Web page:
Whatever It Takes

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Chapter 1 - Zachariah's point of view

It was a disaster. I didn’t know what to do. Debris was strewn all over the ground, piling up as high as mountains, although instead of feeling tranquil, I felt guilty. Houses that once stood tall were on their knees, accepting defeat before fulfilling their purpose. Small bubbles of people were crying over their deceased, whom were smeared with blood, mud and other dark substances – how they were discernible to them, I had no idea. My family had parted with death two decades ago, my feelings of affection incomplete…pain being my companion. I treaded lightly, masking my presence as much as I could. I surveyed the level of damage that threatened to suffocate me; vehicles, people, buildings, everything, had been subjected to the tsunami’s wrath.

Abruptly, a loud piercing scream ripped through the air of quiet murmurings. Intrigued by this, I ducked below some of the ill supported wooden planks, that had long served as a gate. The scene afore my eyes stopped me dead in my tracks. The sight softened my heart, a powerful emotion engulfing me: empathy. I watched, helplessly as a heavily pregnant woman kneeled beside a disfigured corpse, my attention shifting to her trembling hand, which reached out to his lifeless one. I noted her fingers lingering on the small wedding band, which was encrusted with dried blood. She stopped shaking, her body so still that I doubt she was still breathing. For the final time, she lifted his hand, placing it onto her large stomach, a small smile breaking out as dozens of tears streaked past her face. Her glossy, sapphire eyes skimmed the surroundings, before resting on me, shock plastering momentarily on her face. She stayed silent for several moments, her face screwed in concentration as she looked at her husband. I was about to speak, but she cut me to it.

“Could you help me?” Her broken voice reverberated in my ears. It was more than enough to get me to spring into action. I looked around, noting some stretcher bearers not too far off. I waved my hands above my head as forcefully as possible. A distant shout surfed through the eerily silent air; three stretcher bearers came running in our direction. I offered her a hand, hoisting her up gently, as she rested a hand onto her back. I moved backwards, giving the young men some space. However, she remained glued to the spot, her eyes on the corpse. I latched a hand on her shoulder, moving her back so the body could be moved. She soon started to walk, with me trailing not too far back as she kept her eyes trained on the defunct bodies, barely acknowledging the rubble that had defiantly made its place around us.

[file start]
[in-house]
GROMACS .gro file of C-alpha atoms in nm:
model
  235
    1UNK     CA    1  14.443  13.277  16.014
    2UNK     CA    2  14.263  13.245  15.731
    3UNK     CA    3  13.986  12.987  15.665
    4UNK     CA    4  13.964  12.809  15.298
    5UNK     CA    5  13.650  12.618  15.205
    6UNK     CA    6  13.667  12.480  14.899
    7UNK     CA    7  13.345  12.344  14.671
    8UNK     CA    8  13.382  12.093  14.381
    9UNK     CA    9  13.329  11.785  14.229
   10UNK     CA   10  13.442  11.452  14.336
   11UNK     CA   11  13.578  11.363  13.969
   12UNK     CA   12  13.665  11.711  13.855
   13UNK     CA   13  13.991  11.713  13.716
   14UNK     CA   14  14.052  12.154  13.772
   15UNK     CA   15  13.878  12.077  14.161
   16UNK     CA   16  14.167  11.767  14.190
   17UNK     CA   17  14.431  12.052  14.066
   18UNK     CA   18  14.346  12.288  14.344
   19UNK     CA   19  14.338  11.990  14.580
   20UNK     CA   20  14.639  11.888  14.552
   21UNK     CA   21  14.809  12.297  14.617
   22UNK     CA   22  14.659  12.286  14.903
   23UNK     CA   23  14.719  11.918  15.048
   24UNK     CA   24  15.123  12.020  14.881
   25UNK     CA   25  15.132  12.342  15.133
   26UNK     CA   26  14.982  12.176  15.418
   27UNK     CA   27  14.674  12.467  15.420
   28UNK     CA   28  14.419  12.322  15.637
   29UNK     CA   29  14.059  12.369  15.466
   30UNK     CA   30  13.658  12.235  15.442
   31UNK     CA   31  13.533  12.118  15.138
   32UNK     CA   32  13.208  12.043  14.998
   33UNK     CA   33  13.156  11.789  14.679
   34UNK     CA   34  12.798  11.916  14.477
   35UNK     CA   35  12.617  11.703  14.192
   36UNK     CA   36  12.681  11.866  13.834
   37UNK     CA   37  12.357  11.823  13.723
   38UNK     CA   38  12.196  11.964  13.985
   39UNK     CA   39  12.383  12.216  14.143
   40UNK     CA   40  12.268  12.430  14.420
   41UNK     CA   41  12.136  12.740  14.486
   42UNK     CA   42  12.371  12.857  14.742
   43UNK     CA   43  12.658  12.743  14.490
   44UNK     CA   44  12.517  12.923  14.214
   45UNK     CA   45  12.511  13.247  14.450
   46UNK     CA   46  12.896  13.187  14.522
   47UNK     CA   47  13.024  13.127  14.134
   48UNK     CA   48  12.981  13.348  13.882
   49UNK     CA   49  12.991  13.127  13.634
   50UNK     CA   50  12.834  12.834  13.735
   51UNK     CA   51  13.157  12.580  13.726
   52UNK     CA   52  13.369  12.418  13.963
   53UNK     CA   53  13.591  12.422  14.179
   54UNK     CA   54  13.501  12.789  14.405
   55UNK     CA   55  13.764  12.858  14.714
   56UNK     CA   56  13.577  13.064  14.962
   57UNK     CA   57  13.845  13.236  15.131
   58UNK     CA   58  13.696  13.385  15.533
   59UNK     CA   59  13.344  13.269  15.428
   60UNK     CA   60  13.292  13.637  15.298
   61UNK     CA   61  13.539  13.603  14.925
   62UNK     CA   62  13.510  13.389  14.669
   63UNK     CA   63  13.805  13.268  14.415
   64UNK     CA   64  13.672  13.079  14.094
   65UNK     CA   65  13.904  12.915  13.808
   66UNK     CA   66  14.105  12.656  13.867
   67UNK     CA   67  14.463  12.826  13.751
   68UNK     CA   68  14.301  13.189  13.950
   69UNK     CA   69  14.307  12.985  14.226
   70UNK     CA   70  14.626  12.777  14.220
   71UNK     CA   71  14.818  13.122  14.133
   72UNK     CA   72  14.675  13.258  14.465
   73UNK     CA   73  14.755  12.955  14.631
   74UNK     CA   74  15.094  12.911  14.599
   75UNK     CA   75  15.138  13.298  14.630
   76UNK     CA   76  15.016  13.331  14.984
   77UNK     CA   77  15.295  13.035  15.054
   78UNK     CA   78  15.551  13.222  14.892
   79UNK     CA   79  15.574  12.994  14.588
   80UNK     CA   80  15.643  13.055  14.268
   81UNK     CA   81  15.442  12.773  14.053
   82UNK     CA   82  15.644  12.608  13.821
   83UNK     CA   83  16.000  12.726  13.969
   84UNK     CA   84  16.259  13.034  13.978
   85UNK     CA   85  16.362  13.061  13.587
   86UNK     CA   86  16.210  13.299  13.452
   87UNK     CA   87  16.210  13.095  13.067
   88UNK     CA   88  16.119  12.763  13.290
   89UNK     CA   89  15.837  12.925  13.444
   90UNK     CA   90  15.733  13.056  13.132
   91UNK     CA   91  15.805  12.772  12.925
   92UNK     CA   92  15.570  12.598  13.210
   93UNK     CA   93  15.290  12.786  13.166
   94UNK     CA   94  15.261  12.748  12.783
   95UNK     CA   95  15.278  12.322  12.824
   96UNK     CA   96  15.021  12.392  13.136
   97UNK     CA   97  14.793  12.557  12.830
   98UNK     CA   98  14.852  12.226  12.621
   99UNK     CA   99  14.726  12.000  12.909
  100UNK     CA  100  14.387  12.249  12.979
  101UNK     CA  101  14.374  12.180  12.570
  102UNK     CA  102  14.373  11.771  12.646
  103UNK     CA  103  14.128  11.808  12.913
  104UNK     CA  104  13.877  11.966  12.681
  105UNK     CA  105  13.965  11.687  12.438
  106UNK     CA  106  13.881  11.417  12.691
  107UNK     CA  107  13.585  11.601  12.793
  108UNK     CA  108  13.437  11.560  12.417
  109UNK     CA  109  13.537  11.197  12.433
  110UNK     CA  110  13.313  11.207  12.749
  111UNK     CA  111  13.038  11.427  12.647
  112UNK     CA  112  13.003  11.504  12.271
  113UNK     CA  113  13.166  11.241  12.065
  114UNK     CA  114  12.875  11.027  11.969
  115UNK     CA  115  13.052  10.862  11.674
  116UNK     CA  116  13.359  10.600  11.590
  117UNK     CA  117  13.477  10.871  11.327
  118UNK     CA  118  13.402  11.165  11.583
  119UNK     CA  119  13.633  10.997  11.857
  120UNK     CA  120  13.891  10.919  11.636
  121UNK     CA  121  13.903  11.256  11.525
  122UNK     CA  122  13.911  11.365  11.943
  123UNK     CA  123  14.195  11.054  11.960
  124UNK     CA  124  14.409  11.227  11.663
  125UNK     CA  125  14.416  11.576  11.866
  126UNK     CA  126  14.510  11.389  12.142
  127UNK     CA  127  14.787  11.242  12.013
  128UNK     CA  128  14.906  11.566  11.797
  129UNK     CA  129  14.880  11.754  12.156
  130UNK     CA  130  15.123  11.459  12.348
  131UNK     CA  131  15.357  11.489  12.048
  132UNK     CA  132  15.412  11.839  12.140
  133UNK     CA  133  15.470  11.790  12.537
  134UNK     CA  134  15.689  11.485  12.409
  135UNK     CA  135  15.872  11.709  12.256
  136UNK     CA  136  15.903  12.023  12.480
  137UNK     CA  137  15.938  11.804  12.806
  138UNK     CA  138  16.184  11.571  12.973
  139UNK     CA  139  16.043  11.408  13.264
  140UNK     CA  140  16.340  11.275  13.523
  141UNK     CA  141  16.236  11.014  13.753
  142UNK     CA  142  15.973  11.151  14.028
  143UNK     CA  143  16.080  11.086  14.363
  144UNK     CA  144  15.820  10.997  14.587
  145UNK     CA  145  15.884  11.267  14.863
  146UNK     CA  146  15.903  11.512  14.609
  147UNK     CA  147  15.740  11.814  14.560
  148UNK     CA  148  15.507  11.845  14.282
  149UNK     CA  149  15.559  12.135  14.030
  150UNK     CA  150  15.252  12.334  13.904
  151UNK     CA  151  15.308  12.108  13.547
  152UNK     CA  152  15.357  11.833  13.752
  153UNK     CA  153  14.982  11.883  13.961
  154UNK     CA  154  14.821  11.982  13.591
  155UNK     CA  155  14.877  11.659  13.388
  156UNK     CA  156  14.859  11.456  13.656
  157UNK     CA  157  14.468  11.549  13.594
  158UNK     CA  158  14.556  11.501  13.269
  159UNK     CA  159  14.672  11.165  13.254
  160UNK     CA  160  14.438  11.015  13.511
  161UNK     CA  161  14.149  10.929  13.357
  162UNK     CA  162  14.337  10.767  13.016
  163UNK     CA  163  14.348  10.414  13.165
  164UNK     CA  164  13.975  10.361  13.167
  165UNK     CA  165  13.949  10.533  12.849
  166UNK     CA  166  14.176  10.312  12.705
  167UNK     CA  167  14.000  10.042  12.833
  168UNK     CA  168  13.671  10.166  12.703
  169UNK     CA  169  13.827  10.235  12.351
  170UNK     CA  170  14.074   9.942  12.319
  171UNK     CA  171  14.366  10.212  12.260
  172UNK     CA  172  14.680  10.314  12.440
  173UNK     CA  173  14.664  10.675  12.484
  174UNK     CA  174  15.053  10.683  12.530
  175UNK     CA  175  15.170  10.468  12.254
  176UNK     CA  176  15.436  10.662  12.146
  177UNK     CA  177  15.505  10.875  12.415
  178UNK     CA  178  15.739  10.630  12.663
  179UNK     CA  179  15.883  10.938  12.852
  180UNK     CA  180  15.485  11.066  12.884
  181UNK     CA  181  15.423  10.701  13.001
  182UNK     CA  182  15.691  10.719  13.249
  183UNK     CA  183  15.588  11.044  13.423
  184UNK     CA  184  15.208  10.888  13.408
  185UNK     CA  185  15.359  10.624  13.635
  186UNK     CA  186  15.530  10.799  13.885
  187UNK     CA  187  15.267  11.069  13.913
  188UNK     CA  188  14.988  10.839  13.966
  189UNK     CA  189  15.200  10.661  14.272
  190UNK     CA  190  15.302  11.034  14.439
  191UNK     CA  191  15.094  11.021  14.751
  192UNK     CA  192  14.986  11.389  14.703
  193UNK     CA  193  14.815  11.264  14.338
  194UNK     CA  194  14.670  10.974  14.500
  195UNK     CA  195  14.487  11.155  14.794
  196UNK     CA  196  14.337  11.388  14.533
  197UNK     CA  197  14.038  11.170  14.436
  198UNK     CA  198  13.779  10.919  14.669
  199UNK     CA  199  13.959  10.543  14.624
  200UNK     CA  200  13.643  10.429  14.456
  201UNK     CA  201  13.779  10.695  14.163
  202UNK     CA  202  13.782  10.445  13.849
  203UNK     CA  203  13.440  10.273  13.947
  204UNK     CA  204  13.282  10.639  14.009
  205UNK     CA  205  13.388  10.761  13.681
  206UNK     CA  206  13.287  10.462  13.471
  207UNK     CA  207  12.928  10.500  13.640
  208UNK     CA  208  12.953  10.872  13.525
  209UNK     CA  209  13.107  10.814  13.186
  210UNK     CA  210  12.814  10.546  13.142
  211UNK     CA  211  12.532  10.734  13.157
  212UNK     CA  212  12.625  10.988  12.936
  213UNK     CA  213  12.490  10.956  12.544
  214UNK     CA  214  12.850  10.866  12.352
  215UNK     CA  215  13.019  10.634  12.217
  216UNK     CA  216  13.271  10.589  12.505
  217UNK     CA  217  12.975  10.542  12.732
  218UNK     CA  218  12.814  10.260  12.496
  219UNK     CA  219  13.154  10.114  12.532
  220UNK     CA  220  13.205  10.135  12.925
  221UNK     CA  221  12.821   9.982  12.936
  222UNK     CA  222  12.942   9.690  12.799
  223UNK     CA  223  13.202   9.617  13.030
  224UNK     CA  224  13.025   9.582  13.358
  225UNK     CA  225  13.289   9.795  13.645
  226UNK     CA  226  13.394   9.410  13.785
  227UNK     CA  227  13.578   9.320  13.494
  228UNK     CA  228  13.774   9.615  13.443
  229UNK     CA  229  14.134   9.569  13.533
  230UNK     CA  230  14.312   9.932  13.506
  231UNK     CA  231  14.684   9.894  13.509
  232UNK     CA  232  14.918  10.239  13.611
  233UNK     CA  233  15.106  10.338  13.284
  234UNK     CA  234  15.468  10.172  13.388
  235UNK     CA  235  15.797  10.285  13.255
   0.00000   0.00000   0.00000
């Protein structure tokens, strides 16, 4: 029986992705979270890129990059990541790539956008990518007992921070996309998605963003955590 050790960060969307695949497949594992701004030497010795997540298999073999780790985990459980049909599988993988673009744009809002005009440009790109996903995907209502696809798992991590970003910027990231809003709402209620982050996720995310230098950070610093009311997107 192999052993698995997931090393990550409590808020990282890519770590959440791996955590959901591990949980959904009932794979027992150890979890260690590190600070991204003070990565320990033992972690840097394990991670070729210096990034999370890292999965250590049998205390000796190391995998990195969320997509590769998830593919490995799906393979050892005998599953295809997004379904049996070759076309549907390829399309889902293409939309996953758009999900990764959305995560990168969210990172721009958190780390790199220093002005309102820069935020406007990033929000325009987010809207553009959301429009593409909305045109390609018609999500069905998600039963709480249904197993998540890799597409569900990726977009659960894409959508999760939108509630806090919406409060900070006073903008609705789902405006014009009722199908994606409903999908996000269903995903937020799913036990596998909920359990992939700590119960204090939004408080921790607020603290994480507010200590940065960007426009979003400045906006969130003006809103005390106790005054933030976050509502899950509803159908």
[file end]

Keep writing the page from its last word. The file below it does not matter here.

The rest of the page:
The townhall seemed untouched, the large building standing in all its glory, overlooking the ruin. The frontline emergency workers were scattered all over the place, dodging in and out of vans and running past to collect supplies from the helicopter. Those that were seriously injured were being carried towards another, larger helicopter, the uproarious sound of the blades slicing through the panic-stricken air, drowning out the crying and the screams from the cremations that were taking place a few feet to our left.

A sudden movement from my right brought my attention to the female I was with. I hurriedly seated her onto a bench, a worker running towards me, handing a bottle of mineral water and some packaged food. A few females hurried to where we were, doing check-ups and checking to see if she was still ok. Meanwhile, I walked around, speaking with the victims, doing my best to inspirit them, which proved to be hard, as their powerful feelings of loss were slowly suffocating me, the air too thick to inhale. I returned to the woman I had left some time ago, seeing that all the nurses were all leaving her, turning to give me a thumbs up. I smiled, seating myself next to her, waiting for her to speak. Guessing from her behaviour from earlier, she must have had a hard time trusting people, explaining why she thought so hard about asking for help.

“Thank you, I apologise for not introducing myself. My name is Isabelle Ryder.” By now, I had fully turned to face her. “My name is Zachariah Wilson.” She smiled and we turned to look forward, sitting in a comfortable silence.

Isabelle’s point of view